QUEENSLANDERS had spoken, but the ultimate message they had delivered might not be certain for several weeks, returning Member for Maroochydore Fiona Simpson said last night.
Ms Simpson, who suffered a swing of 15.3% against her, said the clear message she had received was that people wanted to retain the government but also to reduce its margin.
"I expected a swing of that magnitude," she said.
"But I'm humbled to have been returned by my electorate.
"We still don't know the state result. I said it would be tight. I was seeing surveys of voter expectation of who would win compared with their own intention.
"They didn't want a change of government but they wanted to reduce our margin. The trouble is there is no moderating switch."
Did you expect such a massive statewide swing against the LNP?
This poll ended on 01 February 2016.
No. I thought things would stay roughly the same.
No. I thought they'd lose seats but nothing like this.
Yes. There was always going to be a correction.
Yes. The LNP had to go.
This is not a scientific poll. The results reflect only the opinions of those who chose to participate.
Ms Simpson acknowledged the angst in the north of her electorate over the proposed Sekisui House development, but said she had been consistent since last year about her position.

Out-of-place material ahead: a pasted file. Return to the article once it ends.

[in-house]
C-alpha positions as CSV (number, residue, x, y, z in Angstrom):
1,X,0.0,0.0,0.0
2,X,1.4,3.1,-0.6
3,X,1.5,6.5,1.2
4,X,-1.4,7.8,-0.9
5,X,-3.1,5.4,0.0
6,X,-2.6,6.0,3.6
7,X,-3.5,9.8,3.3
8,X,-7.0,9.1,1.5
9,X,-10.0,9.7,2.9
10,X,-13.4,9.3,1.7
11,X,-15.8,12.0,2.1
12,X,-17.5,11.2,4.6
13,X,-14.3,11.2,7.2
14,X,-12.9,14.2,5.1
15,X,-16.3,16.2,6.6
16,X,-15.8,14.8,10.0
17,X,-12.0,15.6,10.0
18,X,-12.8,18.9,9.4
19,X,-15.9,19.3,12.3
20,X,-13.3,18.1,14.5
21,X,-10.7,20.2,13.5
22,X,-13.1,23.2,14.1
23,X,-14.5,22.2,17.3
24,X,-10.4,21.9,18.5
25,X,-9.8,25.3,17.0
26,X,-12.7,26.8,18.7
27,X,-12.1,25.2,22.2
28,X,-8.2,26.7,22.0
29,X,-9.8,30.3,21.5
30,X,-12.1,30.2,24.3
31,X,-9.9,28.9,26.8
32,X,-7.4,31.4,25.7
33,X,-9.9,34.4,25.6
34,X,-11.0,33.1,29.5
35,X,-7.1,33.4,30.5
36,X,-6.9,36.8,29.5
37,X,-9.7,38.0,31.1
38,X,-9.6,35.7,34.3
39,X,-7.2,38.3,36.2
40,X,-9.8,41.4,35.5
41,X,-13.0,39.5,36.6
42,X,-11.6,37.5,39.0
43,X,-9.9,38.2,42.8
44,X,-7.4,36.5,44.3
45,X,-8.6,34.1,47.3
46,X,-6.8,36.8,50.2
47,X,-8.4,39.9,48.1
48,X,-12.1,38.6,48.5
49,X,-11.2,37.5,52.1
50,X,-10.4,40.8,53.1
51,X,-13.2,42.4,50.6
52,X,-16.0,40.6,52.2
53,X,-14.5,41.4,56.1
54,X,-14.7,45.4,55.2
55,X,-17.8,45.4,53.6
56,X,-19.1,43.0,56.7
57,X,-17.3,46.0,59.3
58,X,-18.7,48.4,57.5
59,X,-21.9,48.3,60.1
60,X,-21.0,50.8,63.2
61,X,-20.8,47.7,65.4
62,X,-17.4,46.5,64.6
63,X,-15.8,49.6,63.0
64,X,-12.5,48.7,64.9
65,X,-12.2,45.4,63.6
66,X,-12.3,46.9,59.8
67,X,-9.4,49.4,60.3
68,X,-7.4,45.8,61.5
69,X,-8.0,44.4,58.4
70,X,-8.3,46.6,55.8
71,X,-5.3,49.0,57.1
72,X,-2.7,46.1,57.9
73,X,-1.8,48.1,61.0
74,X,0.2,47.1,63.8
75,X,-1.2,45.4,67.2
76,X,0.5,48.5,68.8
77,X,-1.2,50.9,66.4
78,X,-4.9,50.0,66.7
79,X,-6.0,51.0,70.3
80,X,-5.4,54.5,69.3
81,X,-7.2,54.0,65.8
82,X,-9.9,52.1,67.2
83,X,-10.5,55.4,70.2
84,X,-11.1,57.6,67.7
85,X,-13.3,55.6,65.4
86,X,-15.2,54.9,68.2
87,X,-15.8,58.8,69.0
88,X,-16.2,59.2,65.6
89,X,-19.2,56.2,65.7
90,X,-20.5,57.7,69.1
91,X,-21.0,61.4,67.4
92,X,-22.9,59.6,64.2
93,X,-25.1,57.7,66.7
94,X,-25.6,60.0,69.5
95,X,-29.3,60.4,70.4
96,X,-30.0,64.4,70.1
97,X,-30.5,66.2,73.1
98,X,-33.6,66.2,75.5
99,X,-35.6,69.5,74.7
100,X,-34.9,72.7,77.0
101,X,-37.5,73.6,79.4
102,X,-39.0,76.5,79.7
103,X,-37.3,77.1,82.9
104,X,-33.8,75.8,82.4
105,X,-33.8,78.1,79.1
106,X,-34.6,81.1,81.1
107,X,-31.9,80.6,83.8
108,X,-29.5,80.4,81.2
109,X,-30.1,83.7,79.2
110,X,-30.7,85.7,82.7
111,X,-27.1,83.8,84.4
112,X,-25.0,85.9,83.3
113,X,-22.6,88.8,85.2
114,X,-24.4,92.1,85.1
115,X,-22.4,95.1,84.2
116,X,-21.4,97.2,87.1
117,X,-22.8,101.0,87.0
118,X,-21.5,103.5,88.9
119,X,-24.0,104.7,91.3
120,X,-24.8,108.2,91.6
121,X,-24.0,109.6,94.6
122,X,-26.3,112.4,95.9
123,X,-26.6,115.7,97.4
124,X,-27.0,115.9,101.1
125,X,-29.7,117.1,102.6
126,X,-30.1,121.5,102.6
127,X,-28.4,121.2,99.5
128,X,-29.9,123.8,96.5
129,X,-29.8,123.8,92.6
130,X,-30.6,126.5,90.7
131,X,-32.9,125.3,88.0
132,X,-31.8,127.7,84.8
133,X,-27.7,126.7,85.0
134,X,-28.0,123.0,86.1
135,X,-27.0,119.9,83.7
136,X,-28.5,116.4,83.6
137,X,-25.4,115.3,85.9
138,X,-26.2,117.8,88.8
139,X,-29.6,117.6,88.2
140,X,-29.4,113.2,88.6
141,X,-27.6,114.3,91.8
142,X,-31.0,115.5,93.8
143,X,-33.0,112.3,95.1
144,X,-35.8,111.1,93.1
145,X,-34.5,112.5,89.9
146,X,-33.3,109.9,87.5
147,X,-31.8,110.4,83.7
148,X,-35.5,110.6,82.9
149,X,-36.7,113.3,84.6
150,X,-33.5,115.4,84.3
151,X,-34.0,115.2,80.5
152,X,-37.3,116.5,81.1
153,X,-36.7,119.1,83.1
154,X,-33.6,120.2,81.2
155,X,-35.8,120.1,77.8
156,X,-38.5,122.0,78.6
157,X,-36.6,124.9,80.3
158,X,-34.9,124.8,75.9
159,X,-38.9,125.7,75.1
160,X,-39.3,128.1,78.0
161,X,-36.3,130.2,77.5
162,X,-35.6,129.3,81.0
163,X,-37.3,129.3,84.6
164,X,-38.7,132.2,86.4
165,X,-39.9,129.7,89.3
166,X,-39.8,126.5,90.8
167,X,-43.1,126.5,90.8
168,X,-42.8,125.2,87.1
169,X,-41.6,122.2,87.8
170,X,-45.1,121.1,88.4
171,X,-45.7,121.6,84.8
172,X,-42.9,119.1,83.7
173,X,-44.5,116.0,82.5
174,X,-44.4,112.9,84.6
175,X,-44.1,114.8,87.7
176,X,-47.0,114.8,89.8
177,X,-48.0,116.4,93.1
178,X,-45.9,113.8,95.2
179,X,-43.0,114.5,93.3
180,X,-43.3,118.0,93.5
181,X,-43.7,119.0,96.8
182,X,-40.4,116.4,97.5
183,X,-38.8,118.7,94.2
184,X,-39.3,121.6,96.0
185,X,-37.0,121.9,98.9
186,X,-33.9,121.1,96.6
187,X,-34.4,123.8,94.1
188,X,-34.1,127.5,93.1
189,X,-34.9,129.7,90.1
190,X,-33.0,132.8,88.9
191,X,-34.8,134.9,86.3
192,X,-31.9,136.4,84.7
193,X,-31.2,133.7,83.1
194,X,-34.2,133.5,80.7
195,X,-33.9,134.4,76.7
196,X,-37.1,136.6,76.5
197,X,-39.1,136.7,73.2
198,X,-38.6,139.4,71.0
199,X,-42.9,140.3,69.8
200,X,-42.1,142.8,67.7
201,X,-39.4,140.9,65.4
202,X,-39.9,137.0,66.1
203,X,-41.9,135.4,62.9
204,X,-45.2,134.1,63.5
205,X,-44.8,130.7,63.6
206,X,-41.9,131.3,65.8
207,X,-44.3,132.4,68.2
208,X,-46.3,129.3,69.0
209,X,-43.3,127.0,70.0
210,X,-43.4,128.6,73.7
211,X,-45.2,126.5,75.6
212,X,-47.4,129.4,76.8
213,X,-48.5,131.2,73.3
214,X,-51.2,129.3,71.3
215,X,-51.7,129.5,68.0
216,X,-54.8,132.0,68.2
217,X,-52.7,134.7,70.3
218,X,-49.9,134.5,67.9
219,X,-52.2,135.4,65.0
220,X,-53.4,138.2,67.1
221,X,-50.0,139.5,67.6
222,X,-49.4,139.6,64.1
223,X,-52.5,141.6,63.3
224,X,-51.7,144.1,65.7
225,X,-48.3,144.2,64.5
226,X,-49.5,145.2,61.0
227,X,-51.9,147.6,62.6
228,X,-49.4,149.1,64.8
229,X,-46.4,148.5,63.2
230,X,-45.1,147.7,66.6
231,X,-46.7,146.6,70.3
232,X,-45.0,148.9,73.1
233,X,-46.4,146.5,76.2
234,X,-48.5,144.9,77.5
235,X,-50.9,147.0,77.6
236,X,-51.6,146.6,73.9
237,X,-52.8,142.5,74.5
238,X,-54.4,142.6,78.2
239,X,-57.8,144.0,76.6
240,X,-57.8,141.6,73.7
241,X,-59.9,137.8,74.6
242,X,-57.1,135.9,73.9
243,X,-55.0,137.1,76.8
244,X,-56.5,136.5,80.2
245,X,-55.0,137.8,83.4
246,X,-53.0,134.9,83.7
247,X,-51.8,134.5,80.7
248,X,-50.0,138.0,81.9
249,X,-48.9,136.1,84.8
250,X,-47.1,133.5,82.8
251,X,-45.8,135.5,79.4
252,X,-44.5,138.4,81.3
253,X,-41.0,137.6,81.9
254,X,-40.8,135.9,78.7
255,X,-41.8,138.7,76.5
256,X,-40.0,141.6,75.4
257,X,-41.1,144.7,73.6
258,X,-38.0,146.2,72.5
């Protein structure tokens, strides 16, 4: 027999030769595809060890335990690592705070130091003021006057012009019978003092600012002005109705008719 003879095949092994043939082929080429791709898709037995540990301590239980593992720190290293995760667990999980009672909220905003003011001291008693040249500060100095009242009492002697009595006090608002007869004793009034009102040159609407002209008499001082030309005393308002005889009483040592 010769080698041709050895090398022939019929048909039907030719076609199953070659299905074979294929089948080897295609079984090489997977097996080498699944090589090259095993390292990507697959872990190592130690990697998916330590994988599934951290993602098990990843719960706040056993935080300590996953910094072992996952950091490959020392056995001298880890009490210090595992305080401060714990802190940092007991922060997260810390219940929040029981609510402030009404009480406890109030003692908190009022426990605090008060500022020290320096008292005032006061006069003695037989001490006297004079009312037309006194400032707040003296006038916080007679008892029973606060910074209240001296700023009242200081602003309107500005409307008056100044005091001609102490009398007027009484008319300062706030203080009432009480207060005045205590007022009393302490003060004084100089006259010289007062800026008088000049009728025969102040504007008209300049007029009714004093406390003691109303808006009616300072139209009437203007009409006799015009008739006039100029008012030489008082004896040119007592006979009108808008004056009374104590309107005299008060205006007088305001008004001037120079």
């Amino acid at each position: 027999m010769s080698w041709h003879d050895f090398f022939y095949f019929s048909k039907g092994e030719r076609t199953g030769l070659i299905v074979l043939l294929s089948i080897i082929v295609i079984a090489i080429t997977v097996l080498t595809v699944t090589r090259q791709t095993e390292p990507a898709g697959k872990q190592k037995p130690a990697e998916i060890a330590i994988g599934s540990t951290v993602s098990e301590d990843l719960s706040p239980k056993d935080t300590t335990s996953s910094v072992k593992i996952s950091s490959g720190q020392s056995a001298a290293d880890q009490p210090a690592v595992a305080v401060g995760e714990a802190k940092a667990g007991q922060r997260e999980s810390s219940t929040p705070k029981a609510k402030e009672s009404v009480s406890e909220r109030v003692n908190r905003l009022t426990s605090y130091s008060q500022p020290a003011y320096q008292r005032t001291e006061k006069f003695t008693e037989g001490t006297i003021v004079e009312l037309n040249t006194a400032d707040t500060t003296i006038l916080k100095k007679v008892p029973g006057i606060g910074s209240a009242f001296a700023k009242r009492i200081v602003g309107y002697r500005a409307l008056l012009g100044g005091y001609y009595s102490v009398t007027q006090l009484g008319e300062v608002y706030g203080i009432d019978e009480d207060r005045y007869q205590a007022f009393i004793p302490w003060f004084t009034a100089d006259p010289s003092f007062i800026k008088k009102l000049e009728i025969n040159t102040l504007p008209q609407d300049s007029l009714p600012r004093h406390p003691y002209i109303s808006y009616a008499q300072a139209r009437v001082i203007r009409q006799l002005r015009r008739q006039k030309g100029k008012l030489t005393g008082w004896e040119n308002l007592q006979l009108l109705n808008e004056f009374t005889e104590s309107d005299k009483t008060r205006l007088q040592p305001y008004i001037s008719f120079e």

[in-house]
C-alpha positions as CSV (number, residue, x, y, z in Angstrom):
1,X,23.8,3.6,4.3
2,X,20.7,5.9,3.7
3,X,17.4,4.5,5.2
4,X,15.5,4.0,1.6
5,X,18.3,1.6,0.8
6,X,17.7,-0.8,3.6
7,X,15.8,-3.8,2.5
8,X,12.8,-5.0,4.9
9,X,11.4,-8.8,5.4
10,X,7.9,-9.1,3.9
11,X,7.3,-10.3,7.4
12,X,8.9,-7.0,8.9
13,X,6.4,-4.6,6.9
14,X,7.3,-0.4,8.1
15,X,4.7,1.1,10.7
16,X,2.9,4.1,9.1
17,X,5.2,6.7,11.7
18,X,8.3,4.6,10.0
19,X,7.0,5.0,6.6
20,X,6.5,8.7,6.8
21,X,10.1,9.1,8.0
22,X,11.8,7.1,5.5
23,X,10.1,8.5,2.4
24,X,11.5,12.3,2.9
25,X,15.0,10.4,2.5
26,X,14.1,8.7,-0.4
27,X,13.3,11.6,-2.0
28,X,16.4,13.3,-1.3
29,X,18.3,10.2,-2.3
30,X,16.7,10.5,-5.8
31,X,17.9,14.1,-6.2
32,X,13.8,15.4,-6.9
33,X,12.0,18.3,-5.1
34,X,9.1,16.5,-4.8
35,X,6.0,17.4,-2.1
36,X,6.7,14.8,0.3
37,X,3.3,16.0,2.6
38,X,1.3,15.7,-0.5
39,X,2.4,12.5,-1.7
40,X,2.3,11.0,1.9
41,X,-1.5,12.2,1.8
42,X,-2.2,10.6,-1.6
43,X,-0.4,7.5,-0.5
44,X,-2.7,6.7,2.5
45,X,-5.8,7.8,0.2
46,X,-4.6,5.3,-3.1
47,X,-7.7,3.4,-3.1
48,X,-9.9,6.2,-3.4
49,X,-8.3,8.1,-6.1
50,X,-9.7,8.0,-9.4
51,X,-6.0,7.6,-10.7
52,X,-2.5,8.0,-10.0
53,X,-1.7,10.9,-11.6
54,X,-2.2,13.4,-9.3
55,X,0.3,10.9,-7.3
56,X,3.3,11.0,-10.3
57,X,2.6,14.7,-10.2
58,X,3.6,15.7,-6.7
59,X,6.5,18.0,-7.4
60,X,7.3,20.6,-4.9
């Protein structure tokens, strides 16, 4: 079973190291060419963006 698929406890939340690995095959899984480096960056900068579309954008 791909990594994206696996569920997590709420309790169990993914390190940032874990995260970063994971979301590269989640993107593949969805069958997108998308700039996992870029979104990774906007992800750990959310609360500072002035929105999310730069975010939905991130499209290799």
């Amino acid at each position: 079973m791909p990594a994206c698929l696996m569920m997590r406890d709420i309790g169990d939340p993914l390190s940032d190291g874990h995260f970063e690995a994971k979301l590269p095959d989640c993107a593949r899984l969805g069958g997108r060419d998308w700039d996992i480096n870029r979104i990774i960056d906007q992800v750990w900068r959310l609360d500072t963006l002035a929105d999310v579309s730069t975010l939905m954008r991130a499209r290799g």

She said there were other issues though. People wanted to ensure their voice would be heard.
"Every vote does count and matter," Ms Simpson said.
"At a state level it's too close to call. It make take weeks to resolve.
"There is a lot of uncertainty. The people have spoken, but we don't know yet what the message is.
"I have had a sense today that while the people didn't want a change of government, they didn't want the same level of margin.
"This is my three-year job review.
"There's always lessons to be learned. You have to listen to people."
Labor candidate Bill Gissane opened his waterfront Minyama home last night to campaign workers from the Buderim, Kawana and Maroochydore electorates.
Given Ms Simpson's 20.9% margin going into the contest, he said if the vote went to a preference count he would be pleased with the outcome.
After struggling through the pre-polling period from January 19, he was buoyed by interest in the party's How To Vote cards yesterday.
Mr Gissane said Ms Simpson had spoken out against the controversial Sekisui House proposal at Yaroomba, but he was pleased voters realised that given the involvement of Planning Minister Jeff Seeney and the LNP's Brisbane headquarters, her promises were not worth a cracker.
Two-party preferred: Fiona Simpson (LNP) 54.18%, Bill Gissane (Labor) 45.82%
Primary vote: Fiona Simpson (LNP) 45.65%; Bill Gissane (Labor) 26.57%, Trudy Byrnes (Green) 14.07%; James McDonald (PUP) 13.7%
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